UAB is also branching out into this burgeoning market. The company acquired Insurers’ Advisory Organization (IAO), an underwriting review organization, in 1997 and added to these services by purchasing Sentinel Underwriting Review Ltd. last fall. LaPalme says the company is also becoming active in the loss prevention field to further diversify its interests.

Lindsey Morden has positioned itself to become a front-runner in handling corporate self-insurance. “Self-insurance is a growing marketplace and claims management services are rapidly growing in demand in this segment of the market in the U.S. Canada is behind on this trend,” notes Gow, “but I predict it will become a big market for claims handlers”.

He points out that the type of services offered by claims service providers surpass the old models, “in the past, we would offer companies a list of services and prices and just have them choose what they want. Today, we offer proactive integrated solutions, more problem solving approaches than just isolated services.”

What stands out among these trends is the parallel between adjusters and other insurance service providers — particularly insurance brokers — who are finding their core business threatened by direct writing. In response, brokers have shored up their own defenses and investiga
ted new growth possibilities. LaPalme stresses that service providers to the insurance industry should not be afraid of the potential market-loss to in-house services, “I’m confident that whatever business might be lost to consolidation will be replaced by the emerging markets such as banks and the large corporations.”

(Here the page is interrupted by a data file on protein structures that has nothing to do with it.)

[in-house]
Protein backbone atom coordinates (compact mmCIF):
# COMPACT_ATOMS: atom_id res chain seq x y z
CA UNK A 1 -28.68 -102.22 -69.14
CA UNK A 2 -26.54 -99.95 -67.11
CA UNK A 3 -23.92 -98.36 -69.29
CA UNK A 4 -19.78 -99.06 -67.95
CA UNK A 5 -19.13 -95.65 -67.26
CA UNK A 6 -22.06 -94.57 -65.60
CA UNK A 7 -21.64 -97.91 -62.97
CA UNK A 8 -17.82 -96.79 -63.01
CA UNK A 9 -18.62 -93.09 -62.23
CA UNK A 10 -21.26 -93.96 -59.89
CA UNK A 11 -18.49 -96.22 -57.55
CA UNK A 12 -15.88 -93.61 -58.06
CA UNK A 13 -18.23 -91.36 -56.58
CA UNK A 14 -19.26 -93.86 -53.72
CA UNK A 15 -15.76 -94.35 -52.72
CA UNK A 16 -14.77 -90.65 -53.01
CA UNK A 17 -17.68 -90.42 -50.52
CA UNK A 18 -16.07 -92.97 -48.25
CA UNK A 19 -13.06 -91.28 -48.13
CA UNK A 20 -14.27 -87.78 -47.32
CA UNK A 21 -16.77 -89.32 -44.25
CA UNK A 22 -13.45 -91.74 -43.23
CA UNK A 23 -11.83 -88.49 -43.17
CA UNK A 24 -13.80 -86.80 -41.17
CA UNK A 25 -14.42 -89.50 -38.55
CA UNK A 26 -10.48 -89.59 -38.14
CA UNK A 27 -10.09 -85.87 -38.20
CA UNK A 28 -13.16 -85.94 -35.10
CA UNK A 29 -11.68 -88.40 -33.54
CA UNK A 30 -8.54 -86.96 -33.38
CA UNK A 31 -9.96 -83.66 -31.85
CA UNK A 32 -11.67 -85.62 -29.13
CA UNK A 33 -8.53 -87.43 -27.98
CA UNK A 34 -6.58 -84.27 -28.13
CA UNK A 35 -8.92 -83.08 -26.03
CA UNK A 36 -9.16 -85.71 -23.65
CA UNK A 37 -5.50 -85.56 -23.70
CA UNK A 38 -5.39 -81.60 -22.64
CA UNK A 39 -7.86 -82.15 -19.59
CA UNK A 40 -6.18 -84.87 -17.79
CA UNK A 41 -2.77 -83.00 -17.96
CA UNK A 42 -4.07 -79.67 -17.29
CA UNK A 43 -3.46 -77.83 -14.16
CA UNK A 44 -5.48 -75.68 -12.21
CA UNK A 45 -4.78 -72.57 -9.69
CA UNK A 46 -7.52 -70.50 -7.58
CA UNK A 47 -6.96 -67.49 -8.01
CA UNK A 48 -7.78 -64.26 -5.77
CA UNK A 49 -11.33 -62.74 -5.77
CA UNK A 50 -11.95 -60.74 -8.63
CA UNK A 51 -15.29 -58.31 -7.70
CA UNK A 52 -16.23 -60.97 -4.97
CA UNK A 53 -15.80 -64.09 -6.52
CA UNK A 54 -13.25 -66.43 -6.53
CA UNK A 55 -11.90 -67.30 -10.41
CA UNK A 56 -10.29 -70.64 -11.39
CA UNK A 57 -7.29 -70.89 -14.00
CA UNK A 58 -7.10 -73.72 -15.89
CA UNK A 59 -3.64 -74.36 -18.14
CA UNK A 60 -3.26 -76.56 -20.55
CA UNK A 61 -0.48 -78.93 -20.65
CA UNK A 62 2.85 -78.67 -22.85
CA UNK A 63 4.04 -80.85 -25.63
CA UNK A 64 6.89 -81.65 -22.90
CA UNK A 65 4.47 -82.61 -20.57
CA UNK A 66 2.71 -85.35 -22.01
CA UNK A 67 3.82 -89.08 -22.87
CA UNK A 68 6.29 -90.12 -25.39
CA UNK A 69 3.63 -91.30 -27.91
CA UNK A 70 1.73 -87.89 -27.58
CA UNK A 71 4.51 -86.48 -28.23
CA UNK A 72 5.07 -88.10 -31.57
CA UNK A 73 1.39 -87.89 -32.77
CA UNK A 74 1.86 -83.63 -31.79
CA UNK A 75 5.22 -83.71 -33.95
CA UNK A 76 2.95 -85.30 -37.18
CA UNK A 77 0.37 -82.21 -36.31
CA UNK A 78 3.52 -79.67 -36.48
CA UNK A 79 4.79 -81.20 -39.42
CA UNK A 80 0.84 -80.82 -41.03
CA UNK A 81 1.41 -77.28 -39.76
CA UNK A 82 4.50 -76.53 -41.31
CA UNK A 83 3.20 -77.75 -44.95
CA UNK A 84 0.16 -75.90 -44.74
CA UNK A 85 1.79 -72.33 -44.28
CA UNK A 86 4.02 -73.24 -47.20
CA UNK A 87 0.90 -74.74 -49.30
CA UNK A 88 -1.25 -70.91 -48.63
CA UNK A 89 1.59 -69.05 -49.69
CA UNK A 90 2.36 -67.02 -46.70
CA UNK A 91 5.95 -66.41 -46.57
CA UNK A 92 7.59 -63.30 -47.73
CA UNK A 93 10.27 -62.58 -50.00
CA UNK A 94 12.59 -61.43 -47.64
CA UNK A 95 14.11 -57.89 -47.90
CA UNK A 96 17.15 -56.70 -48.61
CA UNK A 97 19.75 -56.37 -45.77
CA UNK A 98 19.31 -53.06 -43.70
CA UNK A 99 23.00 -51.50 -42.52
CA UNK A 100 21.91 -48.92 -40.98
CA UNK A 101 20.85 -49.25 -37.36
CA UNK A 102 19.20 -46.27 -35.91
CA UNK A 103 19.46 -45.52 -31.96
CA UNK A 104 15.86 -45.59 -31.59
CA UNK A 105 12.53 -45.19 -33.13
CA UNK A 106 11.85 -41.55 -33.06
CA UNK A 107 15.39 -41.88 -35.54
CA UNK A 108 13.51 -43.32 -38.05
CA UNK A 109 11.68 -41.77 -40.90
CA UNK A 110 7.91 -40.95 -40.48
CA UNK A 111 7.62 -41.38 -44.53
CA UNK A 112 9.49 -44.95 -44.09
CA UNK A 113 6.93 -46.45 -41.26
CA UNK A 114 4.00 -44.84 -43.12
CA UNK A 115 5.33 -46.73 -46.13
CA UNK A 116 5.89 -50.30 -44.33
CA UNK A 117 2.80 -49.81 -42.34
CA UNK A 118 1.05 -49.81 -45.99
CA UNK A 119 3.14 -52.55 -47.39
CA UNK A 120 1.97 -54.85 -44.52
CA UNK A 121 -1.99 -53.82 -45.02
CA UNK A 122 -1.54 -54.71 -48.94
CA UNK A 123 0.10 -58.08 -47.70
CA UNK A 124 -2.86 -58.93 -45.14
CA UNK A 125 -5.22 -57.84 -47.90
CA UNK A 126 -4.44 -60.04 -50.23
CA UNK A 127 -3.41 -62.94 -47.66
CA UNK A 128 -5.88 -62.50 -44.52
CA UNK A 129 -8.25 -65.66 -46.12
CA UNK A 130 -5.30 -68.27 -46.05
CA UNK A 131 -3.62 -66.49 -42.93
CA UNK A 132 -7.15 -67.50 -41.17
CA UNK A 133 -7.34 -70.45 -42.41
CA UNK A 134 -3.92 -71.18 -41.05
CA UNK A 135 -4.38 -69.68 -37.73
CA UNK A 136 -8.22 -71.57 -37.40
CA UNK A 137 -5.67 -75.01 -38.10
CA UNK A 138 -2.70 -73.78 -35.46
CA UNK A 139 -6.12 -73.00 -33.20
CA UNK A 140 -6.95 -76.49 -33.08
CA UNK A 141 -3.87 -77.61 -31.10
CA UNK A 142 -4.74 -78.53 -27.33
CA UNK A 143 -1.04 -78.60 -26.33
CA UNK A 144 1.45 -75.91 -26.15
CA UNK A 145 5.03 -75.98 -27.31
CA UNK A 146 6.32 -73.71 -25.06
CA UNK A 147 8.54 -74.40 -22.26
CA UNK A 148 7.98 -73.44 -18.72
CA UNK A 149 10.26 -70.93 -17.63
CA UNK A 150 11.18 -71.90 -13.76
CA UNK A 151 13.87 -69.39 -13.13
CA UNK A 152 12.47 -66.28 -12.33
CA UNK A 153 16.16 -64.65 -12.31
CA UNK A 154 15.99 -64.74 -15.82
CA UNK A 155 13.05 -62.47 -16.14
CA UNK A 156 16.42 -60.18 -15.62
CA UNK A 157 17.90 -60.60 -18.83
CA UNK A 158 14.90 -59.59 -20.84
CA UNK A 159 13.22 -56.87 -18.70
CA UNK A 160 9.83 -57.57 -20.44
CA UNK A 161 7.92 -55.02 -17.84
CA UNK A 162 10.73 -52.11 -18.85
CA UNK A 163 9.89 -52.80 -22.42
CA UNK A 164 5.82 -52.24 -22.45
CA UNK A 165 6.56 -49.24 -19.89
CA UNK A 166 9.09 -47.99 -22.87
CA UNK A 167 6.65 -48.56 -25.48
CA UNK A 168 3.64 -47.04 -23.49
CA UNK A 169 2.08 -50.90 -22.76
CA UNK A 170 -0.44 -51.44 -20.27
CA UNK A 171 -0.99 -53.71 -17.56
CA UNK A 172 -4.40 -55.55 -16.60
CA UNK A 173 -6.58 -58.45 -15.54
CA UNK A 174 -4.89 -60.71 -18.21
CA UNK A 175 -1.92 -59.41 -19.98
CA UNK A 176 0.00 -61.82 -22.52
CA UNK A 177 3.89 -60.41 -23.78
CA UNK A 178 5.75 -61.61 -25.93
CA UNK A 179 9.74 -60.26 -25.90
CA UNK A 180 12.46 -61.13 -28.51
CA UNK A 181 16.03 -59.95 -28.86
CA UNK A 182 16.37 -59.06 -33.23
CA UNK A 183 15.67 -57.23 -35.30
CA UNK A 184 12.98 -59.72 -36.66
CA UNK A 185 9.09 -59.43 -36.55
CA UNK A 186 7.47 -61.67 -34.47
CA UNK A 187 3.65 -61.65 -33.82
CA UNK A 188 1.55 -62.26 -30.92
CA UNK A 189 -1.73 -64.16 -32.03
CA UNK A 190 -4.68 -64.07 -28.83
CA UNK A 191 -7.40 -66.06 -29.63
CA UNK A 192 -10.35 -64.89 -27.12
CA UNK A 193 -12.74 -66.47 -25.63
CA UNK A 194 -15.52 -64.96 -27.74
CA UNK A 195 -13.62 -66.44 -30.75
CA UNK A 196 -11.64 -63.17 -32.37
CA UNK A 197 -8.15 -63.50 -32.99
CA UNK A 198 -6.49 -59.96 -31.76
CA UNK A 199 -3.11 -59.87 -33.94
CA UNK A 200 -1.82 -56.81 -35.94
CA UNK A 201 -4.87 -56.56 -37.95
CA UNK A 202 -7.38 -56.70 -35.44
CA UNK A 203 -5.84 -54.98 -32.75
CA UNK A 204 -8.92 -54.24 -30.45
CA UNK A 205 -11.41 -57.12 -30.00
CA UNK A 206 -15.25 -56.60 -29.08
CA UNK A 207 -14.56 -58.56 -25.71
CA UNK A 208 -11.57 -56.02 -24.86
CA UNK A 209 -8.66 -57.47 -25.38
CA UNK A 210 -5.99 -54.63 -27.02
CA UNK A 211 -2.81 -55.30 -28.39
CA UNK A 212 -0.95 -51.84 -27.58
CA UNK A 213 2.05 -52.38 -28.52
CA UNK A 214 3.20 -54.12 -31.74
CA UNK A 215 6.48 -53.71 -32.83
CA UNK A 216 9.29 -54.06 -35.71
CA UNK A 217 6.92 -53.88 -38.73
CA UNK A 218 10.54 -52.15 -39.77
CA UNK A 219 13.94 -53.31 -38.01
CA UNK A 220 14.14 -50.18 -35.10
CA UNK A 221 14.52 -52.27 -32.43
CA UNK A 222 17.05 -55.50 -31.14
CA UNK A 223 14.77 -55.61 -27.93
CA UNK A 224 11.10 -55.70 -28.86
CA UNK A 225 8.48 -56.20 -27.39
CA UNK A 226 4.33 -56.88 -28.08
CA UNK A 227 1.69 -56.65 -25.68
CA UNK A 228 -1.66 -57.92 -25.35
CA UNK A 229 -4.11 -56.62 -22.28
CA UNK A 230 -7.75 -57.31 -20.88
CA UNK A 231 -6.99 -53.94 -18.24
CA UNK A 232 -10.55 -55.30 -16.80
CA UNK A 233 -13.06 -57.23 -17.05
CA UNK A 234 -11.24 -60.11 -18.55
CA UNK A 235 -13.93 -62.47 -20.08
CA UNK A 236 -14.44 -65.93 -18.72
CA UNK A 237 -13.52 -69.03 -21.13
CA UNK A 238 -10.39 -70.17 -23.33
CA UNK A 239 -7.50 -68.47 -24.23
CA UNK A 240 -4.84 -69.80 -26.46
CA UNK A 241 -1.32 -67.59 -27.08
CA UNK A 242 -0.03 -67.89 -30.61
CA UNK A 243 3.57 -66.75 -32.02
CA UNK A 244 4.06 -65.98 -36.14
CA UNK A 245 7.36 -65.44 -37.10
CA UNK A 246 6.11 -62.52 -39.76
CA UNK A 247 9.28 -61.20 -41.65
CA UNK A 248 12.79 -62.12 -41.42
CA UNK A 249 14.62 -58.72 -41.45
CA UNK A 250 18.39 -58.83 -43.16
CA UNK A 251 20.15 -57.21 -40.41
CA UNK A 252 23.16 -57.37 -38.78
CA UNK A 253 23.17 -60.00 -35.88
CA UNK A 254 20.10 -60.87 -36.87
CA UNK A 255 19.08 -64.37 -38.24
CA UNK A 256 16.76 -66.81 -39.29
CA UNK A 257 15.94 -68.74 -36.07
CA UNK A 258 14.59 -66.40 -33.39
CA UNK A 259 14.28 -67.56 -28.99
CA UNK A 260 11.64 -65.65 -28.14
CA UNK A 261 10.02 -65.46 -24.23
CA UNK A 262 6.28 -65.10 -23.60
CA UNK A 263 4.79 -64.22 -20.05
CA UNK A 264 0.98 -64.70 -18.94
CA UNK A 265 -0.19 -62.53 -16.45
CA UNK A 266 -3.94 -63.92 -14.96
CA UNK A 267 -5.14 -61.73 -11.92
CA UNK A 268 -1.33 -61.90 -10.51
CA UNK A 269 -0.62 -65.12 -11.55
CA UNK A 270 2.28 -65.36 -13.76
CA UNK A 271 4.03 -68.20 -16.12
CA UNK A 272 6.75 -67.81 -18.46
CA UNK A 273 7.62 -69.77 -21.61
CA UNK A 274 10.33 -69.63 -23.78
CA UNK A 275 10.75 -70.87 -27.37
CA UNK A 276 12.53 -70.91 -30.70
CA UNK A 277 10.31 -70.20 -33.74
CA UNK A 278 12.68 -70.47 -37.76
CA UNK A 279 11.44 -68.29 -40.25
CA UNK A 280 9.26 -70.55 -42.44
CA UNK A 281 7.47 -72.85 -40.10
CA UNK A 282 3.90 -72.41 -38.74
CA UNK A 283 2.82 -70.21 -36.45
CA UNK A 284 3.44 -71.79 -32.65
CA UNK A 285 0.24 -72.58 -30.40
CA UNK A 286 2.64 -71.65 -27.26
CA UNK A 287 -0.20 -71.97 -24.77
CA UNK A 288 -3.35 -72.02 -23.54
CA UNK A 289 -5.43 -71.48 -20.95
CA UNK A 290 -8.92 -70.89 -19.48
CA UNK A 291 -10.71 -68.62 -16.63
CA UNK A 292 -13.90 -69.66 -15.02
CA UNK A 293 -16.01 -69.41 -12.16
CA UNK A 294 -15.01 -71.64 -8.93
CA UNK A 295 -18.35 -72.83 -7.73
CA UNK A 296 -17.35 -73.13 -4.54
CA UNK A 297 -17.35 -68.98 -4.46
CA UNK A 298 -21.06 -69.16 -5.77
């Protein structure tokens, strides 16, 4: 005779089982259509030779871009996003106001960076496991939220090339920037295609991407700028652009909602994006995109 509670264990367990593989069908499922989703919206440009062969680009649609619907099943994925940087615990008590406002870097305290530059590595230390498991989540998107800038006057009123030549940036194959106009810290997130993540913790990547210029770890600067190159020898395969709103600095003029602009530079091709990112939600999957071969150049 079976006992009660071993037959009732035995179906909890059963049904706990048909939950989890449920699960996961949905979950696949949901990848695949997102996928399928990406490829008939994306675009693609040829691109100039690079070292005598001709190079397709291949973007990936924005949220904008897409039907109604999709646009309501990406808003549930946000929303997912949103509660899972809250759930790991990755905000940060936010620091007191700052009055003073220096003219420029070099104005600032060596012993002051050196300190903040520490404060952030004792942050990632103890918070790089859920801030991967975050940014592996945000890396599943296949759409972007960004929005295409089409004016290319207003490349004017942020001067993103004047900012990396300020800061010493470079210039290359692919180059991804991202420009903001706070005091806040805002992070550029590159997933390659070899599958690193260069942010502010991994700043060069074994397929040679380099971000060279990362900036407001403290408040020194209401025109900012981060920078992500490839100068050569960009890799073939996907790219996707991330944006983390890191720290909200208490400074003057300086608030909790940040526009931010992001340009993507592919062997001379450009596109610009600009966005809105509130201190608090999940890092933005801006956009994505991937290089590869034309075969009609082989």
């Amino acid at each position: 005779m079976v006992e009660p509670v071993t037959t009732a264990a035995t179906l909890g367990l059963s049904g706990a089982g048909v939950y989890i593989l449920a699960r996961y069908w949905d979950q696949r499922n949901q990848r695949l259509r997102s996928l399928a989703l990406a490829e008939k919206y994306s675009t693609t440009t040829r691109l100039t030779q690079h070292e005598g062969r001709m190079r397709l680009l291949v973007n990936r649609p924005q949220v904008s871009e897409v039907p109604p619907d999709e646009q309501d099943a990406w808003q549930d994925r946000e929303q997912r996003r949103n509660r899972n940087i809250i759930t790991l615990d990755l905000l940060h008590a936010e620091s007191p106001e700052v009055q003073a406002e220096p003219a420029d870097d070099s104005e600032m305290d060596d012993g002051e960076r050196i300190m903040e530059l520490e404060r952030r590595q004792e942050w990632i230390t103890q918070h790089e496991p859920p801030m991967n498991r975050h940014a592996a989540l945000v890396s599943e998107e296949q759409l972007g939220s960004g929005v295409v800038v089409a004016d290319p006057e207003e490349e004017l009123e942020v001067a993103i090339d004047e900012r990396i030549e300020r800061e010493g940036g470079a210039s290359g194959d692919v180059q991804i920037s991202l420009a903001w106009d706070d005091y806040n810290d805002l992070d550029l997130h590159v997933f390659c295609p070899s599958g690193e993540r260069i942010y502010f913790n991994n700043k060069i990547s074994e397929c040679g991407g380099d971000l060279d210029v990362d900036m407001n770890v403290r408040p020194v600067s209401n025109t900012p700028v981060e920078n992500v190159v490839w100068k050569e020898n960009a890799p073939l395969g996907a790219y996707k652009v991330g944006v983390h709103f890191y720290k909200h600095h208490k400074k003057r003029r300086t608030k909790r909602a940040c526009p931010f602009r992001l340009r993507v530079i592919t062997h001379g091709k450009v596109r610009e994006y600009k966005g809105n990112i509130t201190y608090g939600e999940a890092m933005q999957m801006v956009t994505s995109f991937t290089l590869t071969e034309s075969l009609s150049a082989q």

Niche opportunities

At the other end of the spectrum, but caught in the same tug of war, is the small independent adjusters who have been swept aside by the wave of consolidation and are now looking at a future of competing against the national giants.

They too have a strategy, but it is more of a business-as-usual approach. Small independent operators surveyed believe they will compete by ensuring quality service and a niche expertise. According to Max Brugger, president of Toronto-based Miller & Associates, the small independent adjuster is not in competition with the national companies. “We serve one market and [the national companies] serve another. Smaller operators specialize in cargo, property, errors & omissions, bonds . . . we are also in demand by smaller insurance carriers that want more of a personal service for their clients,” he says. Being a smaller operation with just five locations, Brugger says he can ensure quality service throughout his company.

Dave Andrews, an adjuster with Cormier Adjusting Ltd. agrees there is a place for a profitable small independent operator. “Naturally, a lot of small independents have concerns that they might not be able to make it on their own, but there really is a niche for them. Whether they must compete as specialized independents or in locations where the nationals won’t locate or where an insurer won’t put their staff, they can continue to compete.”

Andrews notes that while the solutions and strategies imposed might differ depending on the size and scope of each firm — be it a small operator or national network — he says all adjusters are faced with the same challenges. “Whether you are small or large, we are all facing the same thing. You have to control costs . . . the insurers are giving us less claims to work with.”